Rapid - The IT Education Company NZ

Go to content
Rapid - Quick Dyslexia Screening
For ages 4-15 years
Test duration 15 minutes
Online test format

Rapid can quickly and easily screen large numbers of students to identify those who may have dyslexia.

Rapid takes just 15 minutes to accurately detect the probability of dyslexia, making it ideal to screen whole year groups or classes to help you prevent dyslexic children slipping through the net. Rapid has very low rates of false positives ('false alarms') and false negatives ('misses').

Results are available immediately in a simple, printable report and the test manuals provide appropriate follow up support.

Rapid screening tests are enjoyable and non-threatening.

Rapid tests have an enjoyable game format in an easy to administer online platform. Many of the sub-tests in Rapid are adaptive, which means that their difficulty automatically adjusts to a child’s ability making assessment less intimidating whilst ensuring accurate results.

The computer gives each child three sub-tests on areas that are sensitive cognitive indicators of dyslexia, each of which takes about 5 minutes. The subtests administered vary with the age of the student but have been carefully selected and validated so that screening accuracy is maximised.
Age Range
Cognitive skills being assessed
Phonological Processing (ages 4-15 years 11 months)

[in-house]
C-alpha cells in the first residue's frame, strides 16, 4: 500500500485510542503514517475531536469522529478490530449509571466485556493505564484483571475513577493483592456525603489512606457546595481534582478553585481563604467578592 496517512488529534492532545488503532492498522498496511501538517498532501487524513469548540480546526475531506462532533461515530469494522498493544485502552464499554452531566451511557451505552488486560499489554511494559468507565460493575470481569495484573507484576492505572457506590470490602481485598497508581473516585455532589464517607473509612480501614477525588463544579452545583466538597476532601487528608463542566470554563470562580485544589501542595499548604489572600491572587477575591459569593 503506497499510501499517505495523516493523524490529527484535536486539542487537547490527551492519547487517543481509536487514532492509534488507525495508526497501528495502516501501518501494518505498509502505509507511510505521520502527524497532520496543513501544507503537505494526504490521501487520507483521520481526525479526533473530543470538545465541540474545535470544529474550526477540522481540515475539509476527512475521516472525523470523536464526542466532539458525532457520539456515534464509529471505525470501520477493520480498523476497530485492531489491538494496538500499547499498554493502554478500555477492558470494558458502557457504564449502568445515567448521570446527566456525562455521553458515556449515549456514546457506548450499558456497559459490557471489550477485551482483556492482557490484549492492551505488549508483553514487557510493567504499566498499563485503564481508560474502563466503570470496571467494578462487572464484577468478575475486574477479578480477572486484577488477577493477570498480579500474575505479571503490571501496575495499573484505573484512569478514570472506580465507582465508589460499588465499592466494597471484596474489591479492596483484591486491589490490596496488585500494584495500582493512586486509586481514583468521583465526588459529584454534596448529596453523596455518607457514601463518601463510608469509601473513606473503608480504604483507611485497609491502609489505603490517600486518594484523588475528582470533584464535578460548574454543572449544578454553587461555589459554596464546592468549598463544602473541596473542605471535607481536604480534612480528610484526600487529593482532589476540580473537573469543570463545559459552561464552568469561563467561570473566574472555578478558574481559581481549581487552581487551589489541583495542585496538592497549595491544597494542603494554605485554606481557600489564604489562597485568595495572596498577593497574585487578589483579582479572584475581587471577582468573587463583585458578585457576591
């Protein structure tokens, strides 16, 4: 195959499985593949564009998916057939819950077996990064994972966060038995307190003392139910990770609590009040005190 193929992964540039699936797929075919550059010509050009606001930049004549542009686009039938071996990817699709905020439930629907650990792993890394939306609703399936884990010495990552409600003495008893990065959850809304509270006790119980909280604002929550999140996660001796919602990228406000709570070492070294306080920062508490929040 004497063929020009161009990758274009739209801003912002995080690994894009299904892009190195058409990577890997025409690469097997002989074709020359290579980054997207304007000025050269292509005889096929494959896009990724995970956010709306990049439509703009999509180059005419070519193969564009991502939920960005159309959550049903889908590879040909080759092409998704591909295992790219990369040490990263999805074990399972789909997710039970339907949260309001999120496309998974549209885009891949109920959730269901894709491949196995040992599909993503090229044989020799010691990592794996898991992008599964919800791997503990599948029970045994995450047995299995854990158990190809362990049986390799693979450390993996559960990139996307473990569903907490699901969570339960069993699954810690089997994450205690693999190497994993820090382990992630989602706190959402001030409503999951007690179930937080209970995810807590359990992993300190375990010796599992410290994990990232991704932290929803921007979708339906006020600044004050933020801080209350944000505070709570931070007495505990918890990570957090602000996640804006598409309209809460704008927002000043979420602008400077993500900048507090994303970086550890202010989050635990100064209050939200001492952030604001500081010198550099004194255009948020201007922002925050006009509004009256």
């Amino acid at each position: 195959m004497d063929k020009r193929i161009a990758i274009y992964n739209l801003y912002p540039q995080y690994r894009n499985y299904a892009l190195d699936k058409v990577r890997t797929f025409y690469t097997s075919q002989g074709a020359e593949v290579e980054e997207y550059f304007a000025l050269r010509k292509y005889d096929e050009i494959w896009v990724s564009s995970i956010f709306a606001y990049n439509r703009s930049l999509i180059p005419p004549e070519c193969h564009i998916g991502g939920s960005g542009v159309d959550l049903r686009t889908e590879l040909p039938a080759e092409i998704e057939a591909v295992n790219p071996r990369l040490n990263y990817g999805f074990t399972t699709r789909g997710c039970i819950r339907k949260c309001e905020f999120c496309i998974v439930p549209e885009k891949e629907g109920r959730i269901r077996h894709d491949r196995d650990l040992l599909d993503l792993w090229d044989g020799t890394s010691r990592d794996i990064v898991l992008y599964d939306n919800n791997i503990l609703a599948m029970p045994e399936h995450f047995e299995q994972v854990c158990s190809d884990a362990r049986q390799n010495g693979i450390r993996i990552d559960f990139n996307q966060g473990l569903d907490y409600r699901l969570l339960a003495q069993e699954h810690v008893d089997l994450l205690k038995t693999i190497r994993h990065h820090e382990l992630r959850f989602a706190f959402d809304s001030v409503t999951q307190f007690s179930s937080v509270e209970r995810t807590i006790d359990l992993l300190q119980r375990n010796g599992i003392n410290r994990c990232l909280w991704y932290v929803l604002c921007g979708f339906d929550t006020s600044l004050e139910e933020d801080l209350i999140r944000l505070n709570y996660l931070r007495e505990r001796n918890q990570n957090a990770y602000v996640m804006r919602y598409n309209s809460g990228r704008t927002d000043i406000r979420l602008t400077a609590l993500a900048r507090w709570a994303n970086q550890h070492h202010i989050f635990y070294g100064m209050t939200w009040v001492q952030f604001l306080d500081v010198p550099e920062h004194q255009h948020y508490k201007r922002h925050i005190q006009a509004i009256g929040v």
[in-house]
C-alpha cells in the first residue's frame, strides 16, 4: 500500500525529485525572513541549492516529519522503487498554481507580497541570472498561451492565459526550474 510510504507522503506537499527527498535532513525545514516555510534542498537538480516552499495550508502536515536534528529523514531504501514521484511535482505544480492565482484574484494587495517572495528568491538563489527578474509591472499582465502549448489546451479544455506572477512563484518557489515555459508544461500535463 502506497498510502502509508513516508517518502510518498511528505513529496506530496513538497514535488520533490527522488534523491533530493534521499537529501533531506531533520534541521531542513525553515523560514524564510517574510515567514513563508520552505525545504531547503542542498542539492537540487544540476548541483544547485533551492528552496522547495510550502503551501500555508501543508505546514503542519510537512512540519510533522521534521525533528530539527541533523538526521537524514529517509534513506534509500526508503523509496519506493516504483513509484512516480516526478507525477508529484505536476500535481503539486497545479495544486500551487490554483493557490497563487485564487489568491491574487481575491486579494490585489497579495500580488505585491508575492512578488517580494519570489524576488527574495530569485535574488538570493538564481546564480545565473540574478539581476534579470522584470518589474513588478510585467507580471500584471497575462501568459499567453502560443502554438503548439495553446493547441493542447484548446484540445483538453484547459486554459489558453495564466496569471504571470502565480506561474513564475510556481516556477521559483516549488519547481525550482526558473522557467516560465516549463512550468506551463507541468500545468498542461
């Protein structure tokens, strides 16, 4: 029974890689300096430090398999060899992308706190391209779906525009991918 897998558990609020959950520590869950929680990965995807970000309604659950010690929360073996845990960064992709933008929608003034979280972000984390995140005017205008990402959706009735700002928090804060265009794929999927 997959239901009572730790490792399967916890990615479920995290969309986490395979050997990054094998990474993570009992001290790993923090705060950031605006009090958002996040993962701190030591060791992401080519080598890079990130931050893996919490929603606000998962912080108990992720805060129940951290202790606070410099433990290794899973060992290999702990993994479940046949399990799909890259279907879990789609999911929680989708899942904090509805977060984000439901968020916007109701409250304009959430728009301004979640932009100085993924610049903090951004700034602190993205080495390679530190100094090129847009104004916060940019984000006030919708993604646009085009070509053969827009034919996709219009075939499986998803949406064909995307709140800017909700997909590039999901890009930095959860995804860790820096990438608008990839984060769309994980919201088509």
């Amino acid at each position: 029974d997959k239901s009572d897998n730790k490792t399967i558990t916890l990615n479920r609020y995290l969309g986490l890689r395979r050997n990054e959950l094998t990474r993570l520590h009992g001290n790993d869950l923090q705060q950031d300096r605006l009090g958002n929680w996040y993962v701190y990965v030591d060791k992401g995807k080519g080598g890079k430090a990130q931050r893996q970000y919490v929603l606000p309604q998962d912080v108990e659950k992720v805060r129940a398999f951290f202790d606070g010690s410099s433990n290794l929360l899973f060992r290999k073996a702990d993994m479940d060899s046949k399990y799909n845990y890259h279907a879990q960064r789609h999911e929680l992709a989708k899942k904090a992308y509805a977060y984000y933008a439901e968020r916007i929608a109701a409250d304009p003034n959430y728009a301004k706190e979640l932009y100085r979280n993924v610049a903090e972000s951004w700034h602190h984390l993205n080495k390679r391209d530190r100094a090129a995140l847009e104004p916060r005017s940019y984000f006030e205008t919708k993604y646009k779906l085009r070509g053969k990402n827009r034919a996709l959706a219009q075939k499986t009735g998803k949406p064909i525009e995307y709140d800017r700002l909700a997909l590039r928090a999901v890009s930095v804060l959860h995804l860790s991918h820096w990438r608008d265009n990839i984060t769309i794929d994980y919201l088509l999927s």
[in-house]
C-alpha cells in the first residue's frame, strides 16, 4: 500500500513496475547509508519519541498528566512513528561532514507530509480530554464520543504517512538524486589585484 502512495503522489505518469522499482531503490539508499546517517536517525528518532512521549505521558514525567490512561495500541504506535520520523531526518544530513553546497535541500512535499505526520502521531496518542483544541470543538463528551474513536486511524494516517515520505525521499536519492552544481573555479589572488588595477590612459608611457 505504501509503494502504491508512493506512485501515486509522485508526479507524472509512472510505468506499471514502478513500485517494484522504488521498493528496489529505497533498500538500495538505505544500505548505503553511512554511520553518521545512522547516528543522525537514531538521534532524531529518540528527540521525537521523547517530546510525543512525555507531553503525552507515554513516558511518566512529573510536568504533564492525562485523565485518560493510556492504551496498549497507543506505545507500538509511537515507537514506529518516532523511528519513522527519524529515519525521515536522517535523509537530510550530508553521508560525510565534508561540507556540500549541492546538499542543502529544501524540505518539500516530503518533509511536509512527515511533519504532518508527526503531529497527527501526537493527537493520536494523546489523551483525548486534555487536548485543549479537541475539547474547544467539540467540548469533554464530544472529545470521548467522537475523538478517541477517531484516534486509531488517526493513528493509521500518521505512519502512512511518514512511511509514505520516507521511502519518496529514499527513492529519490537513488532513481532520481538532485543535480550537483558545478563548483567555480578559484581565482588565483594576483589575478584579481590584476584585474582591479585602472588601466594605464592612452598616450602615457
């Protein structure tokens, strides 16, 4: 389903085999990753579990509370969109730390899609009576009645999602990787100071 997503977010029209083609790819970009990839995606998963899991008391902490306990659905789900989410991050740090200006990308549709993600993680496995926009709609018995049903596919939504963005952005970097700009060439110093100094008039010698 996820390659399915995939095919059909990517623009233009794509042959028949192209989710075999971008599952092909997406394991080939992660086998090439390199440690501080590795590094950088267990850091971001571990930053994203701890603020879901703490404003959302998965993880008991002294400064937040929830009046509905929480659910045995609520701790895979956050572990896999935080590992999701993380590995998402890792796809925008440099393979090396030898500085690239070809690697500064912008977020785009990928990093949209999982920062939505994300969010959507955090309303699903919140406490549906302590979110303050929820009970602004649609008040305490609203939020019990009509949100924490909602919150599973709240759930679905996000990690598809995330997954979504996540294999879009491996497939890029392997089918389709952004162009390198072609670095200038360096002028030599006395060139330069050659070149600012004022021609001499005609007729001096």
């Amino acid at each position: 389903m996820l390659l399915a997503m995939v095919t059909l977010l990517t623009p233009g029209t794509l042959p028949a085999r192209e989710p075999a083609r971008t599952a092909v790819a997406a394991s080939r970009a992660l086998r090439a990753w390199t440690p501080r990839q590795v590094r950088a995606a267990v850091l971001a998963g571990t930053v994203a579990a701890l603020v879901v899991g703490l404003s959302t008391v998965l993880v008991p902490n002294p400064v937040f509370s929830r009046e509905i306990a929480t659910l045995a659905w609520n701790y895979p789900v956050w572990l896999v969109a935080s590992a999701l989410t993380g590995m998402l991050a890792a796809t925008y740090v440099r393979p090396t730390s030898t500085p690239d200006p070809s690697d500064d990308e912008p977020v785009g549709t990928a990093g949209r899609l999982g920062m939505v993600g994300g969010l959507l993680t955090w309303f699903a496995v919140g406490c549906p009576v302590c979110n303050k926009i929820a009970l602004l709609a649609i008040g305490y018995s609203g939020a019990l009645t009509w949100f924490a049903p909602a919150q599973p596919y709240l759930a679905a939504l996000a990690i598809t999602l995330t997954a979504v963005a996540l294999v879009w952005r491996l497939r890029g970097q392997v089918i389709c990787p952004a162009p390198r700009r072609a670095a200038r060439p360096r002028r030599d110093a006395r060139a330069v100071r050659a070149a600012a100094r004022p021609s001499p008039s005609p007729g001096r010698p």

4:0 - 7:11
Rhymes is a test of phonological awareness, involving detection of rhyme (for students aged 4–6) and rhyme and alliteration (for students aged 7).
Word Chopping
8:0 - 10:11
Word chopping is a test of phonological processing using syllable and phoneme deletion.
11:0 - 15:11
Segments is a test of phonological processing using syllable and phoneme deletion.
Auditory Sequential Memory (ages 4-15 years 11 months)
4:0 - 7:11
Races is a test of auditory sequential memory using animal names. It starts with lists of three animals and progresses up to four animals (for students aged 4–6) or five animals (for students aged 7).
Mobile Phone
8:0 - 15:11
Mobile phone is a test of auditory sequential memory using digit span.
Visual-verbal Integration Memory  (ages 4-7 years 11 months)
4:0 - 7:11
Crayons is a test of visual-verbal sequential memory, in which students are required to remember the order that different coloured crayons are presented in.
Phonic Skills  (ages 8-15 years 11 months)
Funny Words
8:0 - 10:11
Funny words is a test of phonic skills involving non-word reading.
11:0 - 15:11
Non-words is a test of phonic skills involving non-word reading.

Assessing students with limited English

Rapid is an English language based test so this needs to be considered, however it has a strong visual format, minimal reliance on spoken instructions, and does not include any direct measures of reading and spelling - so can be used with many students who have limited proficiency in spoken English. In order to tackle the subtest of auditory sequential memory (Races / Mobile phone), however, the student will need to know the English animal names (for 4-7-year olds) or the digits 1–9 in spoken and written form (for 8-15-year olds). The practice items enable most students, even those with very little English, to understand the tasks, and where there is uncertainty a teacher or assistant who speaks the student’s first language can help with explaining instructions.